My Wildcrafting Course: Working with Hawthorn

Wildcrafting with Hawthorn - did you know this herb is useful for strengthening the heart, and relieving anxiety and depression?

Collecting Wild Hawthorn for Food & Medicine

In the last few years, I’ve become more and more interested in identifying native plants and foraging. In the last year, I’ve also grown to fall in love with wildcrafting. In case you’re unfamiliar, wildcrafting is collecting plants or herbs from the wild and using them for food and/or medicinal purposes. While there are many online resources and books that can teach you about this, in my opinion, it’s wise to learn from a knowledgeable instructor who can help you safely identify native plants in your area – particularly if you are planning to consume them!

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This is Suzanne Jordan, founder and owner of Cedar Mountain Herb School in Mount Vernon. She is one such knowledgeable instructor you can feel good about learning from! Suzanne has over 25 years of experience as an herbalist and instructor. She is a member of the American Herbalists Guild, the American Herb Association, and practicum supervisor and adjunct faculty at Bastyr University. If it’s any indication, this is the 3rd class I’ve taken from Suzanne (if you’re curious, go back and check out my posts about the dandelion intensive and medicinal plant walkabout at Discovery Park). The 2-hour drive from my house is well worth it!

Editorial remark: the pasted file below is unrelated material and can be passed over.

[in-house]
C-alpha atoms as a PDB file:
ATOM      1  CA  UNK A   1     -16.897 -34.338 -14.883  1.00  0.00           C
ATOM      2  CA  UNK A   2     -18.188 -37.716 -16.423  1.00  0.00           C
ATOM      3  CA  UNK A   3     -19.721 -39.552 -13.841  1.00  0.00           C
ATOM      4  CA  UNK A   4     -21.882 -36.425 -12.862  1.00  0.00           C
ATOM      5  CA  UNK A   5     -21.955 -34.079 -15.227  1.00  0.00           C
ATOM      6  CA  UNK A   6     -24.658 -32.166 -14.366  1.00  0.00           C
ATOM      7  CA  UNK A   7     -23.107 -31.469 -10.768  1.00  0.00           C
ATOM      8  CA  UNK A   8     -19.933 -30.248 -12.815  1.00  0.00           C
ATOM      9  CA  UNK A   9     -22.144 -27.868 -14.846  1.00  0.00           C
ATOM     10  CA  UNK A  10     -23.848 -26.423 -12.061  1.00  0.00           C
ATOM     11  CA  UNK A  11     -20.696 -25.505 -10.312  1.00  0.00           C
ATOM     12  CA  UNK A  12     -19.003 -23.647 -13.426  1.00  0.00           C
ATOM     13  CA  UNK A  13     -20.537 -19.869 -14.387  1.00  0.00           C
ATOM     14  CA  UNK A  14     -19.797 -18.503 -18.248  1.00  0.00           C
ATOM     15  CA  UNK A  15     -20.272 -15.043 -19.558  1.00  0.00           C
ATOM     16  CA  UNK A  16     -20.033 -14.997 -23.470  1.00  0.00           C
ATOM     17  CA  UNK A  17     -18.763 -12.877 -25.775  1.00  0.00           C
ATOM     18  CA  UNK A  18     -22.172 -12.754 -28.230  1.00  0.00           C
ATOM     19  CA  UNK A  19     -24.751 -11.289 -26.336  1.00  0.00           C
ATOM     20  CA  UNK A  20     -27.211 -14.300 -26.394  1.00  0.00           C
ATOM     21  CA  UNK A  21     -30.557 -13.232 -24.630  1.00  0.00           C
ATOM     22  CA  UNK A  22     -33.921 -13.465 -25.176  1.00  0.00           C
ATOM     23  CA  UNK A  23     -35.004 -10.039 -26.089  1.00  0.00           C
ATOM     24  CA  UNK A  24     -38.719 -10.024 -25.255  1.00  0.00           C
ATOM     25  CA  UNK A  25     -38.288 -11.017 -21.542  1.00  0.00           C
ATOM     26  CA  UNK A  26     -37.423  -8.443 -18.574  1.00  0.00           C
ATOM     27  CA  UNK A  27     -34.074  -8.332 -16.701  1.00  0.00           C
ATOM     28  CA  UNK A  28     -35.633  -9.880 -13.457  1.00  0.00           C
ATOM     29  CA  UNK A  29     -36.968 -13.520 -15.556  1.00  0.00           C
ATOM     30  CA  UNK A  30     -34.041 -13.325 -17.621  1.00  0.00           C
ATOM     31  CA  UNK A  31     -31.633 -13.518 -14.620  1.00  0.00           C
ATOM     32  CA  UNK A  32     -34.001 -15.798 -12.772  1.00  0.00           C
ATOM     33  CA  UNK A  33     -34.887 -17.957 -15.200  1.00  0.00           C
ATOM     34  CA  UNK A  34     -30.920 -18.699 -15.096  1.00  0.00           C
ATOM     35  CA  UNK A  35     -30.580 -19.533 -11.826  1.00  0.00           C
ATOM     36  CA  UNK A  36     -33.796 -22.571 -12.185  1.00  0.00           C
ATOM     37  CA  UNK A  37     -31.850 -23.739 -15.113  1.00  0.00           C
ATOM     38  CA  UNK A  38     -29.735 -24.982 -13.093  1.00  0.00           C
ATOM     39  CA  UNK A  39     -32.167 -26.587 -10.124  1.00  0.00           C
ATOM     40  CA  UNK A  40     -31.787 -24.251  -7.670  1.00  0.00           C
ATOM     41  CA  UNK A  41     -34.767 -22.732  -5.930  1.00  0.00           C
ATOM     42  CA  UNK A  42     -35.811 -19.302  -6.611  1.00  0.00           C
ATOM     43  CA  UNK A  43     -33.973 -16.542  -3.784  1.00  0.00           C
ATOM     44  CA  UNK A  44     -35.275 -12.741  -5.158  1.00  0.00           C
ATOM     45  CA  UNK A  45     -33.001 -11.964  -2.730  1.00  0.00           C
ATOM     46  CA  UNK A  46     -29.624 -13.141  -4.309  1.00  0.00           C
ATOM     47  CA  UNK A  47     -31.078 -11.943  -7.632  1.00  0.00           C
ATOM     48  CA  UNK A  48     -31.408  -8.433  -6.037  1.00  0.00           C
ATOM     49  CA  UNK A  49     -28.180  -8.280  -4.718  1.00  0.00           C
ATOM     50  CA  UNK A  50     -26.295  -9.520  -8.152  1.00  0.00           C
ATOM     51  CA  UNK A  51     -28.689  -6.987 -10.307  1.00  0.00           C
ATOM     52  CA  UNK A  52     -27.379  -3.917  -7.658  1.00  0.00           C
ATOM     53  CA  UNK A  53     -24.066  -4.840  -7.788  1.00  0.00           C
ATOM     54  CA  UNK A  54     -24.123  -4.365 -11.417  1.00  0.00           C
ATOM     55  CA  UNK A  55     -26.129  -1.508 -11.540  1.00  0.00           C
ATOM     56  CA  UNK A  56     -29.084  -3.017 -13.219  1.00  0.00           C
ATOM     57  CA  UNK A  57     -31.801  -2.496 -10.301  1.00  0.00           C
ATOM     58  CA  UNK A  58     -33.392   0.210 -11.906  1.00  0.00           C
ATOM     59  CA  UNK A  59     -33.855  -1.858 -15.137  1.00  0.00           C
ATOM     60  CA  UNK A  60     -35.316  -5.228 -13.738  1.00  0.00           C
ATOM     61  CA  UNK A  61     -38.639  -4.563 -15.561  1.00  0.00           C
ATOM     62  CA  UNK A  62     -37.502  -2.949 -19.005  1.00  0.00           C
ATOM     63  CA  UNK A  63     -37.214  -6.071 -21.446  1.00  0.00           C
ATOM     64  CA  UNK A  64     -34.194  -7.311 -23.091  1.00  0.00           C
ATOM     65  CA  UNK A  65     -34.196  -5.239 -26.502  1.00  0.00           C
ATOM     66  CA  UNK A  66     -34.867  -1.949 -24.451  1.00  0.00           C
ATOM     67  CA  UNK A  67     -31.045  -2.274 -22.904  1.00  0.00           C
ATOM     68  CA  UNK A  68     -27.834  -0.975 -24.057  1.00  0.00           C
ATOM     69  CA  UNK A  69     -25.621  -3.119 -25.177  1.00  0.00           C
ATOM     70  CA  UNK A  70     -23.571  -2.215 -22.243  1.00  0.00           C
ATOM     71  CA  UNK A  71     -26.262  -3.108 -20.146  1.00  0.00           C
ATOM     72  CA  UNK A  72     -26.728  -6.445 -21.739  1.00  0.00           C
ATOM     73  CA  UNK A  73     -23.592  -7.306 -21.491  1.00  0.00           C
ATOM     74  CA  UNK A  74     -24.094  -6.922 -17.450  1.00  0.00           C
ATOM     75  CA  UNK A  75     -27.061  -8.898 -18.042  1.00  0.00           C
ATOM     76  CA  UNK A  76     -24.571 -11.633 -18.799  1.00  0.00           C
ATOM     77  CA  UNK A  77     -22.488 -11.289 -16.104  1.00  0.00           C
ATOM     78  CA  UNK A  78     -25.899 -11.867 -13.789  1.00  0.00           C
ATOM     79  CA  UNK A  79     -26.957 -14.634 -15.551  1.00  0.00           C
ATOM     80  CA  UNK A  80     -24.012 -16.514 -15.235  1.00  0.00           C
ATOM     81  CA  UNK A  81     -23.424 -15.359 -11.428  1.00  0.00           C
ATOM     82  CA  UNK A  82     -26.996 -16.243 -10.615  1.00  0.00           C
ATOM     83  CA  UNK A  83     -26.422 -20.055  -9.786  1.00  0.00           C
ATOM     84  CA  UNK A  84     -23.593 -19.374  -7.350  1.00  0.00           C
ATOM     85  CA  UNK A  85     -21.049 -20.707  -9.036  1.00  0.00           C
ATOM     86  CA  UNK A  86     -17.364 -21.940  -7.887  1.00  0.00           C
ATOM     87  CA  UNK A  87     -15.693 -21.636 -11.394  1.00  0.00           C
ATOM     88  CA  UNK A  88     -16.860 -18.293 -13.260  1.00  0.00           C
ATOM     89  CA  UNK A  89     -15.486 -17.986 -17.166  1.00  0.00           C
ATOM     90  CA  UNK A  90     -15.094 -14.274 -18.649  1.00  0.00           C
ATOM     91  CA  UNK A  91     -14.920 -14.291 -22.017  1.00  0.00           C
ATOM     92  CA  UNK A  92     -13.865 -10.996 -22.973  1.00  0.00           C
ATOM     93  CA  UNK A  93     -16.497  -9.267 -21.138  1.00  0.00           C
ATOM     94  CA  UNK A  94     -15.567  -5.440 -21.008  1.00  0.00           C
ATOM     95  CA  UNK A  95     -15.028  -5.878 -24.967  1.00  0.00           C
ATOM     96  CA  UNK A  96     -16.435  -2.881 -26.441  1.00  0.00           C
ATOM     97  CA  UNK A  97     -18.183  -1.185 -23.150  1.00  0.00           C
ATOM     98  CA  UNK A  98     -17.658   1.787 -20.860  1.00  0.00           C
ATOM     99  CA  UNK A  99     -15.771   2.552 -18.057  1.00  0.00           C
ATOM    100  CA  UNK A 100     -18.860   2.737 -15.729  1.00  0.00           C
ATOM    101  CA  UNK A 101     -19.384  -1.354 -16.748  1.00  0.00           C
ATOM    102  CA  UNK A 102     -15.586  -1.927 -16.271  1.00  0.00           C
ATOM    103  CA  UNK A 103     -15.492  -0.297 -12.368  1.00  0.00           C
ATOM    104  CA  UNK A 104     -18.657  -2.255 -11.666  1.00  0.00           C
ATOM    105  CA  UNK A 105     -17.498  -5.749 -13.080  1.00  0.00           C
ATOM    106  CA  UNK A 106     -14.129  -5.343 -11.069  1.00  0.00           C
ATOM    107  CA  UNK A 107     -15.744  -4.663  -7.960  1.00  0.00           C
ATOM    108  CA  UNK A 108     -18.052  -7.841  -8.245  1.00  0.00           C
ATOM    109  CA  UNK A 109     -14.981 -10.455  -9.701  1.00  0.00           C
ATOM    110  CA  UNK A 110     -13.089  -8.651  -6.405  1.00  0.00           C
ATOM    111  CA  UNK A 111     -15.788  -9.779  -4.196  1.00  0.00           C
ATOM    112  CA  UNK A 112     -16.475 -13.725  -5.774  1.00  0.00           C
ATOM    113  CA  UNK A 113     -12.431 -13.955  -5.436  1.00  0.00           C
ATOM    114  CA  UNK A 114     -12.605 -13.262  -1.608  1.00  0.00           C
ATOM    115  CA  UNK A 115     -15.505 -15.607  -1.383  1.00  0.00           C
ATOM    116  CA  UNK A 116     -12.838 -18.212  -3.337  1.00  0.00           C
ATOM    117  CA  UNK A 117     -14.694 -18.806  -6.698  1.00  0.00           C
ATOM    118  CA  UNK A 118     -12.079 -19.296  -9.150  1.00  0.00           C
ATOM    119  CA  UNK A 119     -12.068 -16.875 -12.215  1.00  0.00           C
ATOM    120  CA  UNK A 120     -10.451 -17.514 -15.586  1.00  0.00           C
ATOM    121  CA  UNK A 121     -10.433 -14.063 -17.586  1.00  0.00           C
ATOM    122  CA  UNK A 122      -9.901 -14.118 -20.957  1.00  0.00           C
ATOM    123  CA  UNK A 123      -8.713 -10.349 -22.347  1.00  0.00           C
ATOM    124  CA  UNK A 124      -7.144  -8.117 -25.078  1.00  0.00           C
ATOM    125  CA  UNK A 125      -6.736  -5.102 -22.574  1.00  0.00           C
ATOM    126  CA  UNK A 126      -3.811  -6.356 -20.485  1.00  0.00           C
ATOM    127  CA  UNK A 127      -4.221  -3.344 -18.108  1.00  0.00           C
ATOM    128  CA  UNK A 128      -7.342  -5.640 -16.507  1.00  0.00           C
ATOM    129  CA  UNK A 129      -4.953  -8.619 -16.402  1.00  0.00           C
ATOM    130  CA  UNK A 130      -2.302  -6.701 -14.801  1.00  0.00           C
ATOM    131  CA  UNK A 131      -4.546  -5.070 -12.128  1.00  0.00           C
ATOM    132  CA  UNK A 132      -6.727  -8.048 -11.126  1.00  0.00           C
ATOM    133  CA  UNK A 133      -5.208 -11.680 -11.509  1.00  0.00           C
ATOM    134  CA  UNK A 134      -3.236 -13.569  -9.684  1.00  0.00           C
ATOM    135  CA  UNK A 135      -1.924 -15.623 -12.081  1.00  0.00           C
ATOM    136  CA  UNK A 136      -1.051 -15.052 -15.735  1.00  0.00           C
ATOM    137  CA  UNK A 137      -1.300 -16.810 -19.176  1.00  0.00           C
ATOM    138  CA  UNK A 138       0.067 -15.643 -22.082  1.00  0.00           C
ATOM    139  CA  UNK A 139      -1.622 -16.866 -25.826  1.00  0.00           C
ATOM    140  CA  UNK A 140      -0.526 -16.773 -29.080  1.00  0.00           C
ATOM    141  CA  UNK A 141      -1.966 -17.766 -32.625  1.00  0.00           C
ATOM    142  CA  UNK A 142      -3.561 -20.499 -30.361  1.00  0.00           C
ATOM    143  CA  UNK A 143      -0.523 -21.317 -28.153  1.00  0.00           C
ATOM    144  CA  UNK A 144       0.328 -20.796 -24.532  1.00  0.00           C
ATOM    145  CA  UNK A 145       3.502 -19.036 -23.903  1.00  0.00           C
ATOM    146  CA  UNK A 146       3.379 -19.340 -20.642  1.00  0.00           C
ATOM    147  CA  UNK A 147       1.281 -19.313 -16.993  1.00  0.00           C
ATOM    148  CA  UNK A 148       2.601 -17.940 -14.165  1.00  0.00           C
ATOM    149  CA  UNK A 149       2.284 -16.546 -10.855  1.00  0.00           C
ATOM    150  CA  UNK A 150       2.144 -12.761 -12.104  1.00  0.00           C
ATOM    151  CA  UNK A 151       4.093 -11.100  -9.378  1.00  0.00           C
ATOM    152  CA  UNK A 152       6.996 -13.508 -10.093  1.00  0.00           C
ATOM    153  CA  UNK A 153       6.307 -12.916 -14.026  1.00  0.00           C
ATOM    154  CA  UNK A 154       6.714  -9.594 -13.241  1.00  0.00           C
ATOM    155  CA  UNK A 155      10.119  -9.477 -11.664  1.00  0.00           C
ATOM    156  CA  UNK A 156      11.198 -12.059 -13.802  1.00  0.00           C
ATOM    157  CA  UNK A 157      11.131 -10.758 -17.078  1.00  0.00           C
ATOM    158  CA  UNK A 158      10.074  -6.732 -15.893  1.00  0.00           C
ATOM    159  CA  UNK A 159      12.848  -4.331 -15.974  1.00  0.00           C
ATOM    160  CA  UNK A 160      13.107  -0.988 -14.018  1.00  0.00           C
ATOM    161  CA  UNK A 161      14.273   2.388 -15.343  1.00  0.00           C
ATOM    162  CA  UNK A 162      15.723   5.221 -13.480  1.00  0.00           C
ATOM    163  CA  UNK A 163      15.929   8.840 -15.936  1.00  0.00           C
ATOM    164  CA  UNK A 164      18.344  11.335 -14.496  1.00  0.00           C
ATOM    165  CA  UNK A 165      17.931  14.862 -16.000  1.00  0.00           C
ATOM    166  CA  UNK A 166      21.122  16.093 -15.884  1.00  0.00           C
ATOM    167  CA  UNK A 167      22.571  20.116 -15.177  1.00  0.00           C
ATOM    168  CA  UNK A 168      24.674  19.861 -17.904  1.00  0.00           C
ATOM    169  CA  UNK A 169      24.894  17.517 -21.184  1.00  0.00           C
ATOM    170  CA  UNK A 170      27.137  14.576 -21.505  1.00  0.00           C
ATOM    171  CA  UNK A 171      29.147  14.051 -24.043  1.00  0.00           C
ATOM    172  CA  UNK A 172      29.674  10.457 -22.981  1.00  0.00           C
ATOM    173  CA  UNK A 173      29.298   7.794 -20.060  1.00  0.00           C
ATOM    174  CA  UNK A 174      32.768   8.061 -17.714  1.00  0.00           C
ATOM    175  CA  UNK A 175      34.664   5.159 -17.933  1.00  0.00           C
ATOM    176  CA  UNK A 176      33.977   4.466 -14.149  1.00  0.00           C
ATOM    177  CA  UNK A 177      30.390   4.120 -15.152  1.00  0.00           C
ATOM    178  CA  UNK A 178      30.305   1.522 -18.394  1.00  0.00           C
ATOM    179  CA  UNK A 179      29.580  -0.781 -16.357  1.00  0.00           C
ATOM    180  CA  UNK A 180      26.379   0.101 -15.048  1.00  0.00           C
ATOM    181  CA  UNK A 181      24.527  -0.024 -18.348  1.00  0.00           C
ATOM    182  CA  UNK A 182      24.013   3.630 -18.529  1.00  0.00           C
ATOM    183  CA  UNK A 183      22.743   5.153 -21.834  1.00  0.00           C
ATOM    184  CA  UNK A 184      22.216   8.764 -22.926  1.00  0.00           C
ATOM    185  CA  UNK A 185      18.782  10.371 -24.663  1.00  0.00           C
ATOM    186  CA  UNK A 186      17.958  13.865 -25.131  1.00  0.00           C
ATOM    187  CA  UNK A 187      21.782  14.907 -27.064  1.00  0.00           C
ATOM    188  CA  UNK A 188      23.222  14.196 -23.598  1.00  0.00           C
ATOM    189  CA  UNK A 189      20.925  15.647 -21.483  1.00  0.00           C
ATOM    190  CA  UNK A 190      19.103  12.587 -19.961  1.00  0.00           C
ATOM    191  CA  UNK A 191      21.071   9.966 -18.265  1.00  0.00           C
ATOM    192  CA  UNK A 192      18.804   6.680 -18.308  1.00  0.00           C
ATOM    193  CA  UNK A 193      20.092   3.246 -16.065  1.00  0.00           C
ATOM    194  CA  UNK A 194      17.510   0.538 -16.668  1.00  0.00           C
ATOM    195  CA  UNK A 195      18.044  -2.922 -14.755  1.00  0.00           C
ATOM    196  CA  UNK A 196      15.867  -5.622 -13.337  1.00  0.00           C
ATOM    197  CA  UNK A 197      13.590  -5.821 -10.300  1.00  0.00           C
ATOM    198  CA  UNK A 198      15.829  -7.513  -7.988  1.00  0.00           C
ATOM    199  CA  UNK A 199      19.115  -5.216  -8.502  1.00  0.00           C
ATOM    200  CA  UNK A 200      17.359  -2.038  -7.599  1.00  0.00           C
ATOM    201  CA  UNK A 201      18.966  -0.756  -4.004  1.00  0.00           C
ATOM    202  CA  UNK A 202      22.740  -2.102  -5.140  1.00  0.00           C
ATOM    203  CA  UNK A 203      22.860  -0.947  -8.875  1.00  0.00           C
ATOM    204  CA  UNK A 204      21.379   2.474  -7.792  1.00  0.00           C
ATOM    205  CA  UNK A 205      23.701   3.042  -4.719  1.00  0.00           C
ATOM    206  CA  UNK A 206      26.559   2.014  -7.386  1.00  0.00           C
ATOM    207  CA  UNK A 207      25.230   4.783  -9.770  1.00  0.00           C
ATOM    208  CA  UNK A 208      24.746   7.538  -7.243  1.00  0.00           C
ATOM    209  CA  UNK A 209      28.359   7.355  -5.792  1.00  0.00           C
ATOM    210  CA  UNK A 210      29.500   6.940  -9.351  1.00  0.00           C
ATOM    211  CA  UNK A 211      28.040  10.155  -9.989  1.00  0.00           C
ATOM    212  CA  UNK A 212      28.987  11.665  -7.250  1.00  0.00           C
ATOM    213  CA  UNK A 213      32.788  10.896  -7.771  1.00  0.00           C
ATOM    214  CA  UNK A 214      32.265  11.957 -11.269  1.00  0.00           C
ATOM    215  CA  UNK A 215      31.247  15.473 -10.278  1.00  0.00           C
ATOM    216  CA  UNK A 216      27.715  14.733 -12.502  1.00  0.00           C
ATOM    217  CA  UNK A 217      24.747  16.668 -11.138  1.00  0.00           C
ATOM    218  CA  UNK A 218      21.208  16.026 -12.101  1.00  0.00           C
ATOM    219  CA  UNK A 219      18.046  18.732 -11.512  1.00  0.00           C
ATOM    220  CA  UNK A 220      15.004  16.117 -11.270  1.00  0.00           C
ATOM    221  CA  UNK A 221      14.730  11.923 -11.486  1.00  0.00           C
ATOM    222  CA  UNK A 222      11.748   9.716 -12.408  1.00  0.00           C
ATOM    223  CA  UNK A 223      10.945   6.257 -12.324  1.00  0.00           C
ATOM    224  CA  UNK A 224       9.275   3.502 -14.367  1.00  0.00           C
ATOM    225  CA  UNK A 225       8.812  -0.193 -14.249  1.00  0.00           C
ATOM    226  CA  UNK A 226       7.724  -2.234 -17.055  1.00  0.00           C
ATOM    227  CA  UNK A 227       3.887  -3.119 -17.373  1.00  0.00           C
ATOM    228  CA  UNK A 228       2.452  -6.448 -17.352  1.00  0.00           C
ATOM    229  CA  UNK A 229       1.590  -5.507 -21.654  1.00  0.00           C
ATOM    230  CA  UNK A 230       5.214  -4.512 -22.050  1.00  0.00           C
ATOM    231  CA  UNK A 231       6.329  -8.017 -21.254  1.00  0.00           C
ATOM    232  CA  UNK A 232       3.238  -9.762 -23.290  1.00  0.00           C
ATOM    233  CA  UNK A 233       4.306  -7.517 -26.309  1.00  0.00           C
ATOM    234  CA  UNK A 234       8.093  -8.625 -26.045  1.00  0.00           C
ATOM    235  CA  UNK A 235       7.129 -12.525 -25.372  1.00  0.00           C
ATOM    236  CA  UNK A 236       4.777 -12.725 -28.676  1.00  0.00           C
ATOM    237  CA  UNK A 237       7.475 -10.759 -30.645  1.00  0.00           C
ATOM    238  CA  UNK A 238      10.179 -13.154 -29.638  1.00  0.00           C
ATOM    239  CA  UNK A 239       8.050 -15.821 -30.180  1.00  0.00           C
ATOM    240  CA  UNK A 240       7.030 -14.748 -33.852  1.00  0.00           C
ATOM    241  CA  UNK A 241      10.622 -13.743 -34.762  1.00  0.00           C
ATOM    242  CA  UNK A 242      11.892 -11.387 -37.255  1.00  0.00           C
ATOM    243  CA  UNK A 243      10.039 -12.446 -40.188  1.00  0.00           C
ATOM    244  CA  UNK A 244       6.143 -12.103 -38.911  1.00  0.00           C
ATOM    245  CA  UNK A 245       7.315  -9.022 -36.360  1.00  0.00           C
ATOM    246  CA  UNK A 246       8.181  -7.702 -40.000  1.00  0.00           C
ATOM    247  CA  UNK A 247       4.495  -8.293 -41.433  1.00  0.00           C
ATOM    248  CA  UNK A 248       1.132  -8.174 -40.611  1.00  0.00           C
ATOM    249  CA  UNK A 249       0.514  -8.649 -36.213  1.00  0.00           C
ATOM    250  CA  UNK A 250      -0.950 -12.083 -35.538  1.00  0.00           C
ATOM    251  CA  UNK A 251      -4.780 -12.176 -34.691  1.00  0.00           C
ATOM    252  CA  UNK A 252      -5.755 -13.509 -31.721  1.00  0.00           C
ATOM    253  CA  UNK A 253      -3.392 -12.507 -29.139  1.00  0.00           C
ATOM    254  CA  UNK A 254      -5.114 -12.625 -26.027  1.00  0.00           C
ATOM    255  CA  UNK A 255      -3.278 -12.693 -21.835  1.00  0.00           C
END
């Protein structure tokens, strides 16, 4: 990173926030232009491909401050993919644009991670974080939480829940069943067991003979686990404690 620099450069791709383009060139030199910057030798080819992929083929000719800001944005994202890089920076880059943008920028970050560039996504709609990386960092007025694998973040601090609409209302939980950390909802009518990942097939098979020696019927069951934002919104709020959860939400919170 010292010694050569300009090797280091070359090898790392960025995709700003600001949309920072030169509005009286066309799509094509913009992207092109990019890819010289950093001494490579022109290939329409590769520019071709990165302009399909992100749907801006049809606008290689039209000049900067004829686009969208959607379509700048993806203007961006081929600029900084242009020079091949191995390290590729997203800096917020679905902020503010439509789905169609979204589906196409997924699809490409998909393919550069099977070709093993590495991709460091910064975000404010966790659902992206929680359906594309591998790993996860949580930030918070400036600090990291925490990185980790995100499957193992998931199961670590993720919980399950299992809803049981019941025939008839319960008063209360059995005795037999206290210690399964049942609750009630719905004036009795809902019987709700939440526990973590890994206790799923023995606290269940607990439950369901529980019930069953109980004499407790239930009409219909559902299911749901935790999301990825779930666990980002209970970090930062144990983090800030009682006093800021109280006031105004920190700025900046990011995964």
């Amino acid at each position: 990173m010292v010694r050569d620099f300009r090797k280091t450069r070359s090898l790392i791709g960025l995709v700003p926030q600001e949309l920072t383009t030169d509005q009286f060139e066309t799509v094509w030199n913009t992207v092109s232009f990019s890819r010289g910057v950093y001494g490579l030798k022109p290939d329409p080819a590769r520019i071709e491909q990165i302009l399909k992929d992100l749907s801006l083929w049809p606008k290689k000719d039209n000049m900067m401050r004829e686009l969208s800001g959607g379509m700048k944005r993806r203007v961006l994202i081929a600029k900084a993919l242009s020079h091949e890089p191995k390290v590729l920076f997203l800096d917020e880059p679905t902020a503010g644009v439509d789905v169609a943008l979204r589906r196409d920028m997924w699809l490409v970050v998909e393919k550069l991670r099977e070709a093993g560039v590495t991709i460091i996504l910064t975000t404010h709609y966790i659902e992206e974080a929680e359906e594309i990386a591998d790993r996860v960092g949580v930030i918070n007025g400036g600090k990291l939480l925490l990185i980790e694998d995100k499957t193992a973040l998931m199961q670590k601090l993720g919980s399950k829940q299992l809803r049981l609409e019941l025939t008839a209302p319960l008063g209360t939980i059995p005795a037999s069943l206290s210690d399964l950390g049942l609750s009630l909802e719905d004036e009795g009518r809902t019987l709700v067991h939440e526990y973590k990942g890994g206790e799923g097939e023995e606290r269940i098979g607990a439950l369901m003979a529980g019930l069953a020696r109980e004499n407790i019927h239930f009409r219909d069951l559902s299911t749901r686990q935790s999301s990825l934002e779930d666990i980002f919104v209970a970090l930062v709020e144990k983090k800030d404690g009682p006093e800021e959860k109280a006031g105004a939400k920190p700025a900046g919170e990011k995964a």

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Today’s class was all about the hawthorn. This beautiful plant is a member of the rose family (as is the apple!). In fact, in fall the berries actually resemble tiny apples – check it out:

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In spring, the plant is loaded with gorgeous blossoms. Here’s a picture of one I took in the spring up at Discovery Park in Seattle:

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I think it would make a lovely landscaping plant! And, in fact, many people use the hawthorn for just that. But this beautiful plant is packed full of medicine, too.